The Epistemic Value of Moral Considerations: Justification, Moral Encroachment, and James' 'Will To Believe'

Noûs 45 (2):239-268 (2011)
Abstract
A moral-pragmatic argument for a proposition is an argument intended to establish that believing the proposition would be morally beneficial. Since such arguments do not adduce epistemic reasons, i.e., reasons that support the truth of a proposition, they can seem at best to be irrelevant epistemically. At worst, believing on the basis of such reasoning can seem to involve wishful thinking and intellectual dishonesty of a sort that that precludes such beliefs from being epistemically unjustified. Inspired by an argument from William James’ classic, “The Will to Believe”, I argue that there is a way of making sense of moral-pragmatic arguments such that they are epistemically relevant. I develop and argue for a theory of epistemic justification that I dub the “moral encroachment theory” (emphasizing its connection to recent pragmatic encroachment views). According to the theory, moral considerations can raise or lower epistemic standards from where they would be in morally neutral settings. The moral encroachment theory, I contend, denotes a normative property that is at once distinctively epistemic and valuable. The theory also allows a legitimate role for moral-pragmatic reasoning under certain conditions. The upshot is that moral-pragmatic reasoning can be epistemically as well as morally appropriate.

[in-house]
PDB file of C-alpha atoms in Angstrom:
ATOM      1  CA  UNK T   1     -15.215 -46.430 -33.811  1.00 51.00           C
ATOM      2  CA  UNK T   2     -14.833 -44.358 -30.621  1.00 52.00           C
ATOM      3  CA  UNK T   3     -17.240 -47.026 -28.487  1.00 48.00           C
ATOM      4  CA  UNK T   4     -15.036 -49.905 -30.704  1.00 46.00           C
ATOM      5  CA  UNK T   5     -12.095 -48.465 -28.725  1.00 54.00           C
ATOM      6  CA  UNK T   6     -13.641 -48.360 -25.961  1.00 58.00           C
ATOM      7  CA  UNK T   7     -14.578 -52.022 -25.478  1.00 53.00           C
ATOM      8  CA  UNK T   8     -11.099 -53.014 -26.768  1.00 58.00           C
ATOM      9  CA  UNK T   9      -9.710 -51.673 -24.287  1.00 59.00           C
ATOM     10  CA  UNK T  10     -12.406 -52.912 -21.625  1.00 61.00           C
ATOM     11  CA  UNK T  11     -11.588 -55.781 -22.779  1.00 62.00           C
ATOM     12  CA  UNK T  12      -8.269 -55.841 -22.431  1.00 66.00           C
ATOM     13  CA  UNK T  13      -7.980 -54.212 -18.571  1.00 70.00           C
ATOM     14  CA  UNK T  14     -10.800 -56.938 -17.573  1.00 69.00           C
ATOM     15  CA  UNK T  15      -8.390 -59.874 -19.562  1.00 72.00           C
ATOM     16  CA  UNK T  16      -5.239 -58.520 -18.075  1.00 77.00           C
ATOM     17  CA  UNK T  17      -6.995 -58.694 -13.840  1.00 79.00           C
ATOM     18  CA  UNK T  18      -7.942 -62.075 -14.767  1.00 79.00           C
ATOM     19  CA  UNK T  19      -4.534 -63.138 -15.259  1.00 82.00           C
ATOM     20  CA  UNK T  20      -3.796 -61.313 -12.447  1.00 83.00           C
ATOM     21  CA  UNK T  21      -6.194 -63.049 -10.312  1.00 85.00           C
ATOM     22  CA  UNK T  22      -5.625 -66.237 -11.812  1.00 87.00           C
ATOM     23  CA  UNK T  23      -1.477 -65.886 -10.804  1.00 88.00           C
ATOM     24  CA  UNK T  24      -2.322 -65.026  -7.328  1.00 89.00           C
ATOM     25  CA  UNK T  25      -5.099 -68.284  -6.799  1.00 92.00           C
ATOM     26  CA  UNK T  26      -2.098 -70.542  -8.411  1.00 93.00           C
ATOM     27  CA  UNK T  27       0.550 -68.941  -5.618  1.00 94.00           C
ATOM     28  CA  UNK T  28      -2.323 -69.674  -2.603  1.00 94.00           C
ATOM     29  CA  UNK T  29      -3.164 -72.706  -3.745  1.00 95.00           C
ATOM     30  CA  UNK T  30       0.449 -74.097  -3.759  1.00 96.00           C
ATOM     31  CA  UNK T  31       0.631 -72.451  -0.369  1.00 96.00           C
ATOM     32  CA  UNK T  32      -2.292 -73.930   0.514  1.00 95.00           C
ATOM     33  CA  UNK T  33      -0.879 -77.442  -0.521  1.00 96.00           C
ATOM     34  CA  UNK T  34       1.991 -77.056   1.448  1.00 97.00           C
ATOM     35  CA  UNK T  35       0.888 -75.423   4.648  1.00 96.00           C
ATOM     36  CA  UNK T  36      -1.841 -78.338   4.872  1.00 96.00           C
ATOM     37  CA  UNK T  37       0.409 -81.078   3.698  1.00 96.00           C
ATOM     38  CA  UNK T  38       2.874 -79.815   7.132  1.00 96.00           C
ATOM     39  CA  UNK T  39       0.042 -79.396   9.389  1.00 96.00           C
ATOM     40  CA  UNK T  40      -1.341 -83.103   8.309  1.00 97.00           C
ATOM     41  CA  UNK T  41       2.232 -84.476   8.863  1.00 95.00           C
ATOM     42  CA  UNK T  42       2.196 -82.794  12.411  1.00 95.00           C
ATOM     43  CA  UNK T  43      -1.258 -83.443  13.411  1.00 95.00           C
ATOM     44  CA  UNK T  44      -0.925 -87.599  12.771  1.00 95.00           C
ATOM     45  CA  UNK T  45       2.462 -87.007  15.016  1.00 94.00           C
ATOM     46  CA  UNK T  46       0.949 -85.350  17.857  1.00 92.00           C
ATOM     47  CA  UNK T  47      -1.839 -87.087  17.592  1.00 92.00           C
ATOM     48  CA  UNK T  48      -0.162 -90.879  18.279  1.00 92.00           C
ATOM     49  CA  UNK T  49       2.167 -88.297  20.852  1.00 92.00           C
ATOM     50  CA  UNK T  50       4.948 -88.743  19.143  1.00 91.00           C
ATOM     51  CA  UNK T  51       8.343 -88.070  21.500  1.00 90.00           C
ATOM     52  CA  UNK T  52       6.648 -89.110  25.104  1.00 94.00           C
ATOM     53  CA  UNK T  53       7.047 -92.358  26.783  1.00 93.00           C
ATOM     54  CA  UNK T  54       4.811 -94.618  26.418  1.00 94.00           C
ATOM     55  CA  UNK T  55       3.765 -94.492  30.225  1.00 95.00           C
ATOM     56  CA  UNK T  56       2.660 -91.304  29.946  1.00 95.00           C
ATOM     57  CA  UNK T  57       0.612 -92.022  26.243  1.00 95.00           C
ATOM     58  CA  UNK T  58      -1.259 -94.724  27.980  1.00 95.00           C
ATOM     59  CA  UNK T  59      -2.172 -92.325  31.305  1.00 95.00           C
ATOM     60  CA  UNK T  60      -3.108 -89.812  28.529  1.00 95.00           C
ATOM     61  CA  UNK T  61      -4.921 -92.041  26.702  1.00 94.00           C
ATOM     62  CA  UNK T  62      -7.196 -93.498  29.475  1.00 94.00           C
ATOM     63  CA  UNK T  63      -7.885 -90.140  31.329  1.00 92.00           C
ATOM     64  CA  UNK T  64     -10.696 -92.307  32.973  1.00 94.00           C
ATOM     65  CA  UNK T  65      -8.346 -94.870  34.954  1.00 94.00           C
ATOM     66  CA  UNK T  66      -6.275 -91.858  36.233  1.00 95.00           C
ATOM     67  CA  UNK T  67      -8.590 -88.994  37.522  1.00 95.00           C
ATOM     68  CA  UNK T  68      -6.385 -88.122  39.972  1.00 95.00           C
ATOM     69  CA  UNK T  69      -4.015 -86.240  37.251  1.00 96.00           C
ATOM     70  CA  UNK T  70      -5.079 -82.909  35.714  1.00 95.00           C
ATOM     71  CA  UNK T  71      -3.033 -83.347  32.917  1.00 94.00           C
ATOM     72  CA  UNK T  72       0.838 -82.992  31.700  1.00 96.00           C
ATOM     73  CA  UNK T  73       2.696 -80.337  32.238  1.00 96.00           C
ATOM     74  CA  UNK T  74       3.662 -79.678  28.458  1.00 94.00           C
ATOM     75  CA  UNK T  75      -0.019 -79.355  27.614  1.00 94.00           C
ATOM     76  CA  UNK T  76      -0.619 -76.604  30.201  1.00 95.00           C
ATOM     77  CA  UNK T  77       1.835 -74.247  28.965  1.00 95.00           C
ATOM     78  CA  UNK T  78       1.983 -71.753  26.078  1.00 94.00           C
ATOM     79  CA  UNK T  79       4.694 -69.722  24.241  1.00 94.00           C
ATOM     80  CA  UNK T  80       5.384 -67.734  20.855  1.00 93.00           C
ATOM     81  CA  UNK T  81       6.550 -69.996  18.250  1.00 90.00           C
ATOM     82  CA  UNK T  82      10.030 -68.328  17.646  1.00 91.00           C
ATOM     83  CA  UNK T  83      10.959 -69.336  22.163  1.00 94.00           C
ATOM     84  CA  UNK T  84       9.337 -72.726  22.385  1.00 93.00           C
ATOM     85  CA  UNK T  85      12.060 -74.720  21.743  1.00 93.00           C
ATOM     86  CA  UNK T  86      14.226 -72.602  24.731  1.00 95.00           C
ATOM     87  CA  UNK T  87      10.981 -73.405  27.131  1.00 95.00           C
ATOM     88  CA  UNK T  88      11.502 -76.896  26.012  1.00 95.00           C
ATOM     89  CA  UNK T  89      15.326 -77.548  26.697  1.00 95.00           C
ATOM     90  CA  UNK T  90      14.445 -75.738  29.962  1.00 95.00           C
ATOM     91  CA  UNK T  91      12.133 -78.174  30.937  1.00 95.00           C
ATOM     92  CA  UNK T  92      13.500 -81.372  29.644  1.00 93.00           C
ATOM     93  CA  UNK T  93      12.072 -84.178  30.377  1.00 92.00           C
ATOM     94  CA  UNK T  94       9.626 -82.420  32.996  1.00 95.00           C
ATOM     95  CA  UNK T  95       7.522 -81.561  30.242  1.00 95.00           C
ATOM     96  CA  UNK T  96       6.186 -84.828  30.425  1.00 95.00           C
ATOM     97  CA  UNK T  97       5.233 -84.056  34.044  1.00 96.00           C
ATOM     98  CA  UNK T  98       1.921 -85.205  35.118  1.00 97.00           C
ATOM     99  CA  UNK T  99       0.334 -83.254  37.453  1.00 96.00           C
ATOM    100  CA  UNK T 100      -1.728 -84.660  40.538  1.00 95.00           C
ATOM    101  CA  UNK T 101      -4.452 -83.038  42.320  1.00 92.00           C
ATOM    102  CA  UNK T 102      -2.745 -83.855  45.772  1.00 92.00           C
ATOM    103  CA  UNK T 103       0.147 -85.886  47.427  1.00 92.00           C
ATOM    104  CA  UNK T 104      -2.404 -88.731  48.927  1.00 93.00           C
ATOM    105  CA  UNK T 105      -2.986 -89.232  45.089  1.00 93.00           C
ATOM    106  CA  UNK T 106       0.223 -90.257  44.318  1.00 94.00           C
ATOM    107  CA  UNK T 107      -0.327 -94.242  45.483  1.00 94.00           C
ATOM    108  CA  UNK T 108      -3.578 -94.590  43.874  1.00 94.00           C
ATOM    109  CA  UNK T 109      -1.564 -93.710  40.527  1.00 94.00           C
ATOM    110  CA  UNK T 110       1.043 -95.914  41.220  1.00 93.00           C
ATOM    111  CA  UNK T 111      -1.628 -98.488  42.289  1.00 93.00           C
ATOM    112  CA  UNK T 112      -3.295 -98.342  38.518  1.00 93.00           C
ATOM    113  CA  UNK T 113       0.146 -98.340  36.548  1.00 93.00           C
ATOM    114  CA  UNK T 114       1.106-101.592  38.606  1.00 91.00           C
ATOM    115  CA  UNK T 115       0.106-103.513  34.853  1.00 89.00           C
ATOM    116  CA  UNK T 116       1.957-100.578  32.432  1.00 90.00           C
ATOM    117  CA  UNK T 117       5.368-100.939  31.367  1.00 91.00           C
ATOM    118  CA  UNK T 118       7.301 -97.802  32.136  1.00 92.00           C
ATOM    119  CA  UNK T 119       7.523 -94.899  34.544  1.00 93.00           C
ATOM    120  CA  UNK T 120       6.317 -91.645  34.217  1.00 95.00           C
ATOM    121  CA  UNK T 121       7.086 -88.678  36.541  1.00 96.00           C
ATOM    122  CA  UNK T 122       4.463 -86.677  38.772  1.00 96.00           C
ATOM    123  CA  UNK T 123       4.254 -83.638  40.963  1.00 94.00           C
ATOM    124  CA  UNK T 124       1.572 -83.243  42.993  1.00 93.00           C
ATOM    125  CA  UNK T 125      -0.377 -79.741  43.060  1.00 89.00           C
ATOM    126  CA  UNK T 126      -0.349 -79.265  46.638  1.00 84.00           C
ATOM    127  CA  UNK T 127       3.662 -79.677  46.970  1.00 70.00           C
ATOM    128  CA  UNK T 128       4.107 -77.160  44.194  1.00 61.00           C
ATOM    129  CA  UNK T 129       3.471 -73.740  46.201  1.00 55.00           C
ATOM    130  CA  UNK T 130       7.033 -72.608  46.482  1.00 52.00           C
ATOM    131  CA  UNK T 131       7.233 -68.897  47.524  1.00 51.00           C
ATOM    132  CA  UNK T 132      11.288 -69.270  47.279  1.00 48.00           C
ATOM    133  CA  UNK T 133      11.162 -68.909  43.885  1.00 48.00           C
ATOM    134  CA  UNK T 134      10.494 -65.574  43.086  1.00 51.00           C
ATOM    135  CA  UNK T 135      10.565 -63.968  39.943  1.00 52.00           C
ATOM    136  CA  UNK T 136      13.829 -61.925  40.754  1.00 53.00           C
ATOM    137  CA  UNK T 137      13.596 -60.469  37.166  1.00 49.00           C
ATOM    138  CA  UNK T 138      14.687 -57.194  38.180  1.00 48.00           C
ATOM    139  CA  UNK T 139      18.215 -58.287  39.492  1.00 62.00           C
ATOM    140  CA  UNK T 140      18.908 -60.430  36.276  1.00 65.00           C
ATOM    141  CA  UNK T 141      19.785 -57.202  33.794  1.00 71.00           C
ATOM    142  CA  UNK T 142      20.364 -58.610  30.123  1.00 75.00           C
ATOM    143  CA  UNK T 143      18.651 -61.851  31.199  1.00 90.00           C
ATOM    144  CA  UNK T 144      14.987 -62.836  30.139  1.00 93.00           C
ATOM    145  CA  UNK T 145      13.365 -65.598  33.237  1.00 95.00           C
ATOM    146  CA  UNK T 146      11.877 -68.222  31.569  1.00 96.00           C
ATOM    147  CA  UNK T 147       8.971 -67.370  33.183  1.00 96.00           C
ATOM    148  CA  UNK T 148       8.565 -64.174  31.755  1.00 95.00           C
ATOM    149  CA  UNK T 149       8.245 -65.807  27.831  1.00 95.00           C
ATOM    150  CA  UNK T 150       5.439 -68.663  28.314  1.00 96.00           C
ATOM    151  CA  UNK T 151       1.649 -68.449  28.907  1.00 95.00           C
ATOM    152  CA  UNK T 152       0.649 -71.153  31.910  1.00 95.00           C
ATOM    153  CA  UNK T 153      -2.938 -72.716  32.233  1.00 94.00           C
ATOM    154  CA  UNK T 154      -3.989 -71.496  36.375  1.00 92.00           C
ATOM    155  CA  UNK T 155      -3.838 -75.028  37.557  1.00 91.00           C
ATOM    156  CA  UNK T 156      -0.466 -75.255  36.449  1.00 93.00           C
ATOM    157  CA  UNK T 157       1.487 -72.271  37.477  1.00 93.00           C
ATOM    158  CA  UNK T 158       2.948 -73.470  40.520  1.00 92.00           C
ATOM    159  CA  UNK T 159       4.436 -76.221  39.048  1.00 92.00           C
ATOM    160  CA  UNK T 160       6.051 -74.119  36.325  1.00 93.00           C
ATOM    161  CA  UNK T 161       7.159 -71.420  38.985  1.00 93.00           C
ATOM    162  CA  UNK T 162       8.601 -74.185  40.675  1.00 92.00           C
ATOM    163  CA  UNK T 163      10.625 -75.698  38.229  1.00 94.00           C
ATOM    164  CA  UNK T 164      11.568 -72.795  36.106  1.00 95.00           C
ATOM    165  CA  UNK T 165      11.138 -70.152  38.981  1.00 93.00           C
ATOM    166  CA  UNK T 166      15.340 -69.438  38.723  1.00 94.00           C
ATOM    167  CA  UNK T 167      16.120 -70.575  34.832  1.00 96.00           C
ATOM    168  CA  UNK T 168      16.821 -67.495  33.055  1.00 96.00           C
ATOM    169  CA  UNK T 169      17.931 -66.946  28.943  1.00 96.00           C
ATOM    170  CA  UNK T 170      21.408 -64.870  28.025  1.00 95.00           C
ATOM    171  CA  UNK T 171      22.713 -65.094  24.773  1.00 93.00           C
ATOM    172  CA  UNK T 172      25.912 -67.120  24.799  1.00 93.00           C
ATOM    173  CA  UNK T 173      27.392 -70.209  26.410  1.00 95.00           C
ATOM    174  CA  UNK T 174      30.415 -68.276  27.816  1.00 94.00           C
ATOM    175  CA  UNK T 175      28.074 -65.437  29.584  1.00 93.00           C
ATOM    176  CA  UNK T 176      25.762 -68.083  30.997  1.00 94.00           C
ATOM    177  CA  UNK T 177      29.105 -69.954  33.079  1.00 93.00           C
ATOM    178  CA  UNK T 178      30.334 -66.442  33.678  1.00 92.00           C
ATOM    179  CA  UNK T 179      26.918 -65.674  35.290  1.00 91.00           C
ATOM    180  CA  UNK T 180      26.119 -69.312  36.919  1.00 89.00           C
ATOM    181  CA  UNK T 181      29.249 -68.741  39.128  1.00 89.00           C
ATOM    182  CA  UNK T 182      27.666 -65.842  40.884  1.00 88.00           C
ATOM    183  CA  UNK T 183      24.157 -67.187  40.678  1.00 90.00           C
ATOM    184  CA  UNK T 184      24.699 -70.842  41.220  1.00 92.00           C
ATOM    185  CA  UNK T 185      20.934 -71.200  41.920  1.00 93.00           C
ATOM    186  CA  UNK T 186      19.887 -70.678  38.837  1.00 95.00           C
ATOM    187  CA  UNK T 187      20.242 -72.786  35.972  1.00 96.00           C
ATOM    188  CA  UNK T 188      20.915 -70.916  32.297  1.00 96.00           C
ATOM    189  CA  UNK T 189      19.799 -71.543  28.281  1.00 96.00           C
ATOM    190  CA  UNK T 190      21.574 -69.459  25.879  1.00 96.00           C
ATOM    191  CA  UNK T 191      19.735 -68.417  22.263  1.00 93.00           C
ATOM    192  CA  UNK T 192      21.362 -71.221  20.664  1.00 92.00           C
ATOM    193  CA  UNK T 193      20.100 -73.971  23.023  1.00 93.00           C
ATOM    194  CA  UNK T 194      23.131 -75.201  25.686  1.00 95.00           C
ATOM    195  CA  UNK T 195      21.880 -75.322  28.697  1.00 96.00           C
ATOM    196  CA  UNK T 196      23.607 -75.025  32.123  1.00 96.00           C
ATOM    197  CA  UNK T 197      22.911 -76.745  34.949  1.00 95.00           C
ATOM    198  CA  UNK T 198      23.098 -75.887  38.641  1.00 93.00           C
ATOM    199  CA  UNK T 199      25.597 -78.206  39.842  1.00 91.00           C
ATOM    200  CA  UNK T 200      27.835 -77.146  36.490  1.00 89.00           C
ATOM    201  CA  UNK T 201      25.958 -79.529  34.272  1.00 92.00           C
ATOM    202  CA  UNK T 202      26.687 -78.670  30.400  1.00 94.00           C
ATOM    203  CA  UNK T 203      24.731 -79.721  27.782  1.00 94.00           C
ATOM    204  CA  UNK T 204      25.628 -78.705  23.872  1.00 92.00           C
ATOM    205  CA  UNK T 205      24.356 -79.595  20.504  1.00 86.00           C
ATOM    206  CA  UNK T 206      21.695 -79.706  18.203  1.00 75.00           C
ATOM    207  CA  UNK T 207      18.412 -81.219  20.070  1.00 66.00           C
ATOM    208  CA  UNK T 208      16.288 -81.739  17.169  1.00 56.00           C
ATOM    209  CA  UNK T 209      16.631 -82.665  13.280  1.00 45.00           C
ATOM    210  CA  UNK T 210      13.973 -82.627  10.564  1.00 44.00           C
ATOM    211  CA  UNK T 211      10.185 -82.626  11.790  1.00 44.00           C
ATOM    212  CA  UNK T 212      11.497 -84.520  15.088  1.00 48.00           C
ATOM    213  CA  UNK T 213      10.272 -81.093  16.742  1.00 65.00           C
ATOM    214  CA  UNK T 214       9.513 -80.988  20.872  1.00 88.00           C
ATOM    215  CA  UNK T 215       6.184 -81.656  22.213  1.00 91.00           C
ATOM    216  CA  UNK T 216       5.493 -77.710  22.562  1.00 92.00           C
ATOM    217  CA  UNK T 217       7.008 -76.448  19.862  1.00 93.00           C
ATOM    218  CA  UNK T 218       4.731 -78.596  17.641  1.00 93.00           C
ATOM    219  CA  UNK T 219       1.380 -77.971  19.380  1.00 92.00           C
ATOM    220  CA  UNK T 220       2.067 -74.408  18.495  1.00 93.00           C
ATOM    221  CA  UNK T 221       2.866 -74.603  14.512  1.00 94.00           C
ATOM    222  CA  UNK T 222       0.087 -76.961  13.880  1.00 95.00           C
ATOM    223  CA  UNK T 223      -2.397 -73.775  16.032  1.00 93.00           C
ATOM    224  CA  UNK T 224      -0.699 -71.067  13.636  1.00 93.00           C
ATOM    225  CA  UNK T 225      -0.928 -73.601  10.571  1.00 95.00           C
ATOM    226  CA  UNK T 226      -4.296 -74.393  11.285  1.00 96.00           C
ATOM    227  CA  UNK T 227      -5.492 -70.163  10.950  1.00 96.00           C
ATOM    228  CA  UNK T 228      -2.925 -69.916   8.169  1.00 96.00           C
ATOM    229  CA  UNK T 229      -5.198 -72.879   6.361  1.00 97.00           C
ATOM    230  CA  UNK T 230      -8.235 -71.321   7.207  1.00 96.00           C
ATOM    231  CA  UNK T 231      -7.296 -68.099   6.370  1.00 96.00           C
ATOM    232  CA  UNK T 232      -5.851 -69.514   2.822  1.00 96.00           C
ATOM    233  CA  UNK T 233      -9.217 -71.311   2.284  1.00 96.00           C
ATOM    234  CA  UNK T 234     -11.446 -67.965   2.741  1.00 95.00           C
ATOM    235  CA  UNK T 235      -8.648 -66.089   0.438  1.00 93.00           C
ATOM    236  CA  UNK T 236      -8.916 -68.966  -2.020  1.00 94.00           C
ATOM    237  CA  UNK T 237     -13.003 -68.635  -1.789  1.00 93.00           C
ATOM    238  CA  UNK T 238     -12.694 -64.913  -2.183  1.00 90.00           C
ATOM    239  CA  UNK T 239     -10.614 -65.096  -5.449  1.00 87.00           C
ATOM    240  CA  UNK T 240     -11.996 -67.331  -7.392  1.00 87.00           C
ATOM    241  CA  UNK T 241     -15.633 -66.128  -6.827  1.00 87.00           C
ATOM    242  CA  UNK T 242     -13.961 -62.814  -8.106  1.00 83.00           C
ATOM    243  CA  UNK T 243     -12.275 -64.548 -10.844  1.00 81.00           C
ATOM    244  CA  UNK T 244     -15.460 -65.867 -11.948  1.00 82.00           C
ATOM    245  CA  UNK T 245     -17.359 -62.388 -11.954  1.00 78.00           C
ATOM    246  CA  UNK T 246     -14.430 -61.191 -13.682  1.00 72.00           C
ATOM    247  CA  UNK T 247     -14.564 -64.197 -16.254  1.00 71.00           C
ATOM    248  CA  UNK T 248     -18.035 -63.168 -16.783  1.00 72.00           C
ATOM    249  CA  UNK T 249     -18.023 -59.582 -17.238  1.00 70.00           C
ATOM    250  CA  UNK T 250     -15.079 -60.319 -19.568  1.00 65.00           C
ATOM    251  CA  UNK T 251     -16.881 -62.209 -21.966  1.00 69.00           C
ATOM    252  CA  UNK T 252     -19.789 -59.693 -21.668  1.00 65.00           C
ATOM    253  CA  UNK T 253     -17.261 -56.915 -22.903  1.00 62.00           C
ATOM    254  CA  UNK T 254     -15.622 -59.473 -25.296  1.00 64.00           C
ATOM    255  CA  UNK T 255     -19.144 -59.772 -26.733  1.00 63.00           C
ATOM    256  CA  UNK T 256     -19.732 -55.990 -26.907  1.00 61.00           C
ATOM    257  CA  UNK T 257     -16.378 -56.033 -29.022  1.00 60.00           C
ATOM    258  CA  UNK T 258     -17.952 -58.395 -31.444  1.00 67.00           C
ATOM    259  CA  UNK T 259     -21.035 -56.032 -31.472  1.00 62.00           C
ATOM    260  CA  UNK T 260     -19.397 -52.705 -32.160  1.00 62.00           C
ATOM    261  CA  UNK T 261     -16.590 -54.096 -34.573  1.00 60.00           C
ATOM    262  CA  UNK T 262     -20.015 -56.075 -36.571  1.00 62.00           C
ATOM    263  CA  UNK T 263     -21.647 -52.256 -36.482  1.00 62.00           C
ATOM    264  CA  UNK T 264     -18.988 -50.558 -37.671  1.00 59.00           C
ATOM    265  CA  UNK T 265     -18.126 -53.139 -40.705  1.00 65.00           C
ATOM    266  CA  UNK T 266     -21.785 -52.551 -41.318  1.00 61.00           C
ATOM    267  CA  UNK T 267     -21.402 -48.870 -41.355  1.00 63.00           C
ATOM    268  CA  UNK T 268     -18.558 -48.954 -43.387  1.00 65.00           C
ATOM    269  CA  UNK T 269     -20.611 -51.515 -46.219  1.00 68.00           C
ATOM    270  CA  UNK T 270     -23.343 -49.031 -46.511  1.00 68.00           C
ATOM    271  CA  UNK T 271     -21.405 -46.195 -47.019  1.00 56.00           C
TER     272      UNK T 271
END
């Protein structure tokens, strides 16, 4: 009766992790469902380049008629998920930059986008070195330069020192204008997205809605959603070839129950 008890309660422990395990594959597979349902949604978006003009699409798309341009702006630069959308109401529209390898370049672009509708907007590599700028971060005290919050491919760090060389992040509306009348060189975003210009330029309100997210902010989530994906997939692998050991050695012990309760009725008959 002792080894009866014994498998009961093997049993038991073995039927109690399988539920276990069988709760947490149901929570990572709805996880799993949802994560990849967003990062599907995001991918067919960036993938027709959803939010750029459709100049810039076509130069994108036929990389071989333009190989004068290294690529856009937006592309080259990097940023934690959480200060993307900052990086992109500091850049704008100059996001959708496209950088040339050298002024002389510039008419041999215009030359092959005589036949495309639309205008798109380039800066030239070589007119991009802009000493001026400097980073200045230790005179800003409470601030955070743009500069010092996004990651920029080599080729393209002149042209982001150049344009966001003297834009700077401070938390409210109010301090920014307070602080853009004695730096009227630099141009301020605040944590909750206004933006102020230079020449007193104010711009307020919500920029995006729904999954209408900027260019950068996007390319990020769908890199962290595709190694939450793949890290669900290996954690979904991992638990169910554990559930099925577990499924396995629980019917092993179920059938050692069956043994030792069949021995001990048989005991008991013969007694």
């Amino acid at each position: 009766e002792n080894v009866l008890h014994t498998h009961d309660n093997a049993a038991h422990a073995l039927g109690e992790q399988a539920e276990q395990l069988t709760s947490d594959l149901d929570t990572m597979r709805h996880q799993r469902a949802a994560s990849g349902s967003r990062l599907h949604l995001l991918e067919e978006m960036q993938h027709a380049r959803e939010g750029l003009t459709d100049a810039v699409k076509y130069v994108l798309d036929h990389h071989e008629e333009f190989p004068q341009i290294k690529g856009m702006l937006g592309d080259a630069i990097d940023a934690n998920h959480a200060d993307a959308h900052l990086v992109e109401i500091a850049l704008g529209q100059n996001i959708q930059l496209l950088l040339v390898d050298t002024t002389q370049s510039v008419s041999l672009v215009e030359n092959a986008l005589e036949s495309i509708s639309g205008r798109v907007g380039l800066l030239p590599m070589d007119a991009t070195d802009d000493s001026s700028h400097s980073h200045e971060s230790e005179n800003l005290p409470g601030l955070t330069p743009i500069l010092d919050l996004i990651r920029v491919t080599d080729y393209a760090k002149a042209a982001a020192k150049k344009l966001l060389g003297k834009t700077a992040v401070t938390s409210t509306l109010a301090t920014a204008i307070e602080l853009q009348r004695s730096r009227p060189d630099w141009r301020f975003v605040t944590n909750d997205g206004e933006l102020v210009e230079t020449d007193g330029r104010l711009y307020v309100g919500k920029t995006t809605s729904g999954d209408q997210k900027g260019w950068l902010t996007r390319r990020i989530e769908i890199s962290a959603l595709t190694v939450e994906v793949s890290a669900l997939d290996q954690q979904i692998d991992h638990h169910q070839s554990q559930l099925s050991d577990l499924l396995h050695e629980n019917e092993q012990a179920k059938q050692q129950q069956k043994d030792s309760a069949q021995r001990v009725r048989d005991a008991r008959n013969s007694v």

Keywords Pragmatic Encroachment  Justification  William James
Categories (categorize this paper)
Options
 Save to my reading list
Follow the author(s)
My bibliography
Export citation
Find it on Scholar
Edit this record
Mark as duplicate
Revision history Request removal from index
 
Download options
PhilPapers Archive


Upload a copy of this paper     Check publisher's policy on self-archival     Papers currently archived: 10,346
External links
Setup an account with your affiliations in order to access resources via your University's proxy server
Configure custom proxy (use this if your affiliation does not provide a proxy)
Through your library
References found in this work BETA
Robert Merrihew Adams (1995). Moral Faith. Journal of Philosophy 92 (2):75-95.
William P. Alston (1993). Epistemic Desiderata. Philosophy and Phenomenological Research 53 (3):527-551.
Robert Audi (1991). Faith, Belief, and Rationality. Philosophical Perspectives 5:213-239.

View all 20 references

Citations of this work BETA
Similar books and articles
Aaron Rizzieri (2011). Pragmatic Encroachment, Stakes, and Religious Knowledge. International Journal for Philosophy of Religion 70 (3):217-229.
Jacob Ross & Mark Schroeder (2014). Belief, Credence, and Pragmatic Encroachment1. Philosophy and Phenomenological Research 88 (2):259-288.
Brian Weatherson (2005). Can We Do Without Pragmatic Encroachment? Philosophical Perspectives 19 (1):417–443.
Jeremy Randel Koons (2000). Do Normative Facts Need to Explain? Pacific Philosophical Quarterly 81 (3):246–272.
Analytics

Monthly downloads

Added to index

2010-10-01

Total downloads

107 ( #9,152 of 1,096,676 )

Recent downloads (6 months)

9 ( #20,403 of 1,096,676 )

How can I increase my downloads?

My notes
Sign in to use this feature


Discussion
Start a new thread
Order:
There  are no threads in this forum
Nothing in this forum yet.